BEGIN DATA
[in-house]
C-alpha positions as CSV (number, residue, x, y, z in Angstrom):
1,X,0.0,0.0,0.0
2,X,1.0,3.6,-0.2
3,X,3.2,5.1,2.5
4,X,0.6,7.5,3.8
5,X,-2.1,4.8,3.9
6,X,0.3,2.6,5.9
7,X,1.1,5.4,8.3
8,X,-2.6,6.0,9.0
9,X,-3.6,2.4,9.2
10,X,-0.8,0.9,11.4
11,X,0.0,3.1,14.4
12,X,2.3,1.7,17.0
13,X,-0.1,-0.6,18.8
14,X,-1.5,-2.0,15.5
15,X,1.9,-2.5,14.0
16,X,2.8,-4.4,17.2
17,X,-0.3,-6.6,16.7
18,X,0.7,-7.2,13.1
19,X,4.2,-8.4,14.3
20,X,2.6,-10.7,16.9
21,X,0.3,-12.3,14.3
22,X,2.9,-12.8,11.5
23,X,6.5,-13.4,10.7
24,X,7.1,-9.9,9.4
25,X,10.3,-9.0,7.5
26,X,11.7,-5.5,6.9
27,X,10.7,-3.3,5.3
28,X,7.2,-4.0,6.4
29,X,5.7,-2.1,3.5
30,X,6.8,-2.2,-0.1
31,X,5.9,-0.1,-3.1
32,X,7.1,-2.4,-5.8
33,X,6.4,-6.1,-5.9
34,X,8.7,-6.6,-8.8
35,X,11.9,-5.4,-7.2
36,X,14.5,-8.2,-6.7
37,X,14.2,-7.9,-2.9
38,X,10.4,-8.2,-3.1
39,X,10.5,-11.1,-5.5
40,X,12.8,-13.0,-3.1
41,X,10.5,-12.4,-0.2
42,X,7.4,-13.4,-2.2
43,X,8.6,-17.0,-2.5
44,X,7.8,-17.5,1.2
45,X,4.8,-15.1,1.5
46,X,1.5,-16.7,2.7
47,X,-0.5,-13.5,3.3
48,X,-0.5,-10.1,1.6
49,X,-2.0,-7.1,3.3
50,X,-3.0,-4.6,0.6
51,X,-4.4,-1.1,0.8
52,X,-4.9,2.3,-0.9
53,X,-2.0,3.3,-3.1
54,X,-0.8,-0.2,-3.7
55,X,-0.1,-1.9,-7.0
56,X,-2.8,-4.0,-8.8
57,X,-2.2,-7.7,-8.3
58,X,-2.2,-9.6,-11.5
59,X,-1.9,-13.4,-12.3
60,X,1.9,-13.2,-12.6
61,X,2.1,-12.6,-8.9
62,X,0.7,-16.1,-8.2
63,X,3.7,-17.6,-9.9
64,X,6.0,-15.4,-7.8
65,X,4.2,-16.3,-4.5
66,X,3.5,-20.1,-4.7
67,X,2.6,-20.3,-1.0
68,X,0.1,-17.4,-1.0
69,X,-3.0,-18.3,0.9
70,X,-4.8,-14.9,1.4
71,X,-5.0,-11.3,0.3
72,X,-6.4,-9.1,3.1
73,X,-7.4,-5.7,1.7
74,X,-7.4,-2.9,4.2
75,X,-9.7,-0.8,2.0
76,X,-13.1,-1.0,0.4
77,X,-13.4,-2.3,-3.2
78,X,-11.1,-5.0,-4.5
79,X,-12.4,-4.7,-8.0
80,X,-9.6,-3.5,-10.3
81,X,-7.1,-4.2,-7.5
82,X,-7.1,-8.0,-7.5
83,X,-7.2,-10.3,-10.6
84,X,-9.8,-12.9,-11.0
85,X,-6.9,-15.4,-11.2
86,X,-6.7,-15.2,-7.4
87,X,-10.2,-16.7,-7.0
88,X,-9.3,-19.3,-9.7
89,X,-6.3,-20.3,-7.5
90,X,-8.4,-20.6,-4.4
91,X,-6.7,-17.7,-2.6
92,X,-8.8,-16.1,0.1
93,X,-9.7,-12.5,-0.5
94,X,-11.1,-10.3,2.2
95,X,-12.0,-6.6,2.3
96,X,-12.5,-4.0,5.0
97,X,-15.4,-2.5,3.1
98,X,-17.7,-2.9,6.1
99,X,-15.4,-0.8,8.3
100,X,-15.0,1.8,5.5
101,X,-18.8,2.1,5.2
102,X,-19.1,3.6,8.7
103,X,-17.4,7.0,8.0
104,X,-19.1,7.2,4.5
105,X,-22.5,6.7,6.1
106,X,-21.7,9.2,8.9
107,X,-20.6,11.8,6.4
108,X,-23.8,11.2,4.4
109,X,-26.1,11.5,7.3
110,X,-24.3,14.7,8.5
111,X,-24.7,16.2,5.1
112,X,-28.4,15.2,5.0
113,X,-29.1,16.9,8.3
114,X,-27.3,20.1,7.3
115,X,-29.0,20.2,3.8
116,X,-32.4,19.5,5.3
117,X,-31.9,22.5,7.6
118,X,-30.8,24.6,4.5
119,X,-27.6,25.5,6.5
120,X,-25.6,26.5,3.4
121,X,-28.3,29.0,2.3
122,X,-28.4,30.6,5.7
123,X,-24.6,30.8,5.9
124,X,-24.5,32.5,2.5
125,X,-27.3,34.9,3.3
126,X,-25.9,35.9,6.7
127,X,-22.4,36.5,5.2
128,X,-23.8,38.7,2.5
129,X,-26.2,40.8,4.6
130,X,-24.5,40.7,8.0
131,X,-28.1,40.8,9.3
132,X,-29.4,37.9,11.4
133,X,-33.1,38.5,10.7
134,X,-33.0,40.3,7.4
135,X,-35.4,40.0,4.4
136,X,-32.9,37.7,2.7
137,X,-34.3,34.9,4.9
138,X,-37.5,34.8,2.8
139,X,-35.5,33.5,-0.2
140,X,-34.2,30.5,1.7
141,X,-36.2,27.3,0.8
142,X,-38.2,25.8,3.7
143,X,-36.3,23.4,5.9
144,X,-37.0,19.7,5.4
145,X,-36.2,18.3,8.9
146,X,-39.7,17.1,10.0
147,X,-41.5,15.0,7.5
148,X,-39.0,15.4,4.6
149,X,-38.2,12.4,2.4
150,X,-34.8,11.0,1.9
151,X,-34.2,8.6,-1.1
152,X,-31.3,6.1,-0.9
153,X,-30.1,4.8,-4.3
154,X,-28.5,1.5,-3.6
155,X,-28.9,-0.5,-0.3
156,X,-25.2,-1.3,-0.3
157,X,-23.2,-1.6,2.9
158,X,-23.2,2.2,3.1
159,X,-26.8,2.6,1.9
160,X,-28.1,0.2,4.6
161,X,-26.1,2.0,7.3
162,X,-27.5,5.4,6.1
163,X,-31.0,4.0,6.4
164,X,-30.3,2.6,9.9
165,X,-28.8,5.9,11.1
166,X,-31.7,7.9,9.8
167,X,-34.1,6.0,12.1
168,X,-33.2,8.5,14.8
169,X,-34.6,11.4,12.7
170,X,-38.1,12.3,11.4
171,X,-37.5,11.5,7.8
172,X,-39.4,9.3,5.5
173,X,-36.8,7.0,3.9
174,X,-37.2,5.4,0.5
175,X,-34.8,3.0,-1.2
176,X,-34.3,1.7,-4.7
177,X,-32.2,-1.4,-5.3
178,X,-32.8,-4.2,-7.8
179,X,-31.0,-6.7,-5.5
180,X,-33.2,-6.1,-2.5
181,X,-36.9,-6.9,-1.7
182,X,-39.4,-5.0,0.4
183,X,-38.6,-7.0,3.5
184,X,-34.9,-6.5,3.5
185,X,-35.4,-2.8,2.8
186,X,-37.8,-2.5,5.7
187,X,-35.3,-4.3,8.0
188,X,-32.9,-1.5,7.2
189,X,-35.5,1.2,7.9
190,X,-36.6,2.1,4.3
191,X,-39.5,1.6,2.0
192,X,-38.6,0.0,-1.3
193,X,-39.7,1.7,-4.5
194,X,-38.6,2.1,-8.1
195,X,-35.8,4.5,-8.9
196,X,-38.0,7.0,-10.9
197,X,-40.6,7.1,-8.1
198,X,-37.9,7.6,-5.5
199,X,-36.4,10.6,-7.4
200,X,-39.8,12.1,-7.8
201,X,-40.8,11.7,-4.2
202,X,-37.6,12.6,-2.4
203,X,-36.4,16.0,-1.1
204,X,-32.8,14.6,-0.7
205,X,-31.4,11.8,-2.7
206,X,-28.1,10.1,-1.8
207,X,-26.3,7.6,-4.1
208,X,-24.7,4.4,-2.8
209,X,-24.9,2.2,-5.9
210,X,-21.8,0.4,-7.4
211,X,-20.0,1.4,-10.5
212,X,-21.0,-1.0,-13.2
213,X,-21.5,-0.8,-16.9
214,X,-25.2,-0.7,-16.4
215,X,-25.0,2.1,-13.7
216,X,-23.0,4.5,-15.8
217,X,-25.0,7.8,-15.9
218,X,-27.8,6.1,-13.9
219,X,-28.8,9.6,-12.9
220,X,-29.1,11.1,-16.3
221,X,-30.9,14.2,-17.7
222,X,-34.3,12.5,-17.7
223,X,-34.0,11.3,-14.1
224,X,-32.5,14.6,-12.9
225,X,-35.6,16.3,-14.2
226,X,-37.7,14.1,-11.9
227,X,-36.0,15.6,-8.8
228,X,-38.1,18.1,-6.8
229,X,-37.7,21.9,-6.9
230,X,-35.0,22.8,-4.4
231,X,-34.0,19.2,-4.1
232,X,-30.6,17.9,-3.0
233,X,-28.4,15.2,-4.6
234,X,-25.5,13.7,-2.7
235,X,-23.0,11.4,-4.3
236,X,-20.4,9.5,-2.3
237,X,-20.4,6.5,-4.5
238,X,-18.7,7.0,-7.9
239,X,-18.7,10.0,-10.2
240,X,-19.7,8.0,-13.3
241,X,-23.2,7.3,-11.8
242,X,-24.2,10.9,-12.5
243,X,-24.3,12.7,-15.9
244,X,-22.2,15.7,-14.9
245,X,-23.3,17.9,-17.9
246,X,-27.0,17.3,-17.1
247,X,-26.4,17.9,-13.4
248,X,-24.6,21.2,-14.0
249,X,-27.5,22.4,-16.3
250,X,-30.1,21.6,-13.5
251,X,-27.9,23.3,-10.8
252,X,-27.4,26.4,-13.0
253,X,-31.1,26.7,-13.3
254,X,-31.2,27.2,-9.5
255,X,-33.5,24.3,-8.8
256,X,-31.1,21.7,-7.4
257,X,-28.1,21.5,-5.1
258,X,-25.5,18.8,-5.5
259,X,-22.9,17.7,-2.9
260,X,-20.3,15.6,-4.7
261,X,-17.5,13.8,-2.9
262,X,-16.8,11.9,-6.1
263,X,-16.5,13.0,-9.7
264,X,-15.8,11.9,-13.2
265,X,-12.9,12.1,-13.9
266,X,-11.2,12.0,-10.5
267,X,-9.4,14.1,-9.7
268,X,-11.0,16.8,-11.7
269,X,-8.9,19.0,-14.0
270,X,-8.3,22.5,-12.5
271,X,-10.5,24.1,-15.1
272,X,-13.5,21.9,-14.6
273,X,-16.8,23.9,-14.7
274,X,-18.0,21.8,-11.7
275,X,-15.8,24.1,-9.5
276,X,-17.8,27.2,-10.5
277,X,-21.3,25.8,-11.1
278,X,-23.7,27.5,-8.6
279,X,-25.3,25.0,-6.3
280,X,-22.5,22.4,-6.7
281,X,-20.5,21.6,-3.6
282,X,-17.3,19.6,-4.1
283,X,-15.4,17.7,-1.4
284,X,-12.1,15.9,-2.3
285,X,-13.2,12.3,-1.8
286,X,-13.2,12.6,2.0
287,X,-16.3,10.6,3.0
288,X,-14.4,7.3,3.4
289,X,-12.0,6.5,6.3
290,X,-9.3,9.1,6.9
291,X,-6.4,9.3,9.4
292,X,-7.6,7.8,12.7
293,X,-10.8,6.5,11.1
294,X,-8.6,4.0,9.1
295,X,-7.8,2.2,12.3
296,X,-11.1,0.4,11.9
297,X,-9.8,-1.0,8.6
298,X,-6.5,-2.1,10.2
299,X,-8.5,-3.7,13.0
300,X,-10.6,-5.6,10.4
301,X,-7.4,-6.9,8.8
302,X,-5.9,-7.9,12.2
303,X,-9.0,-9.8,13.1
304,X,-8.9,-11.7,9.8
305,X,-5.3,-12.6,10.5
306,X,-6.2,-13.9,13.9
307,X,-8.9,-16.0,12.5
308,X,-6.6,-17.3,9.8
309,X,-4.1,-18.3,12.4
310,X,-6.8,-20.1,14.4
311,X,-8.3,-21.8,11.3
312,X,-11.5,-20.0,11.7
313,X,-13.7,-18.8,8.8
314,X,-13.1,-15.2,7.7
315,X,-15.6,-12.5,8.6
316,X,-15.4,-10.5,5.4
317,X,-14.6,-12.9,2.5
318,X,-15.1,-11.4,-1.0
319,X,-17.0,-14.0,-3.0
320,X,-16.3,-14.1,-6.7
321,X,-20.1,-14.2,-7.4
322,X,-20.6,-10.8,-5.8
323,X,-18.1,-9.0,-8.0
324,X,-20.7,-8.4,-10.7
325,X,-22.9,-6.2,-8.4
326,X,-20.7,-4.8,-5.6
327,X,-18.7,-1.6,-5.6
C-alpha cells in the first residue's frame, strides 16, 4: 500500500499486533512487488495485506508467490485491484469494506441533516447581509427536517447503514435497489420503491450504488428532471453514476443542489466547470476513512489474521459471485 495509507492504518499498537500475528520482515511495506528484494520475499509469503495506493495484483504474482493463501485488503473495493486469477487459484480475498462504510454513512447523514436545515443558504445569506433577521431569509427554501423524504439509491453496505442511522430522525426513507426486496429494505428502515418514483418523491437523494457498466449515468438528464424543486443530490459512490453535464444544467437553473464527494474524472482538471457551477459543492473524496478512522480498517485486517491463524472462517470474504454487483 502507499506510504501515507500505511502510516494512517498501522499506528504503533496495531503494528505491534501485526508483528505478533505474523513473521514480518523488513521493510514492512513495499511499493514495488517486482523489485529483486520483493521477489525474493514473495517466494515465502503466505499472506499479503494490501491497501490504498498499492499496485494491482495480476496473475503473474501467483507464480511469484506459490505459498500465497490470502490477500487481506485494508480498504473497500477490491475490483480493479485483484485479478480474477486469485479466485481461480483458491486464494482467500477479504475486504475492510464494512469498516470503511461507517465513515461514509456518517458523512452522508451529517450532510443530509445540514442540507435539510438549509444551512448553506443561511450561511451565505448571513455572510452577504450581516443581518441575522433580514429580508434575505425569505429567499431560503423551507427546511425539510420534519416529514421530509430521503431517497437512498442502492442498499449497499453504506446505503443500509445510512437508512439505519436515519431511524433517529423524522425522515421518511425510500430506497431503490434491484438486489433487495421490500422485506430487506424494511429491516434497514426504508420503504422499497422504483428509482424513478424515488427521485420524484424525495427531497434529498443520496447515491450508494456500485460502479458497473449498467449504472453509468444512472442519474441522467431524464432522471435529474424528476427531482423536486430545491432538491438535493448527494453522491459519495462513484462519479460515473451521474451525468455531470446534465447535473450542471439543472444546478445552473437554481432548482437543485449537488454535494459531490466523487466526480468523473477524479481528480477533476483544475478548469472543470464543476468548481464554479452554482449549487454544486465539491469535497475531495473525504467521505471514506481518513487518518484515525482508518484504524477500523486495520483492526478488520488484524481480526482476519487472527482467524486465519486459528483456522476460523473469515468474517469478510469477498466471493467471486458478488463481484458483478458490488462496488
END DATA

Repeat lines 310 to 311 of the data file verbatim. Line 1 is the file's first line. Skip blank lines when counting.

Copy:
308,X,-6.6,-17.3,9.8
309,X,-4.1,-18.3,12.4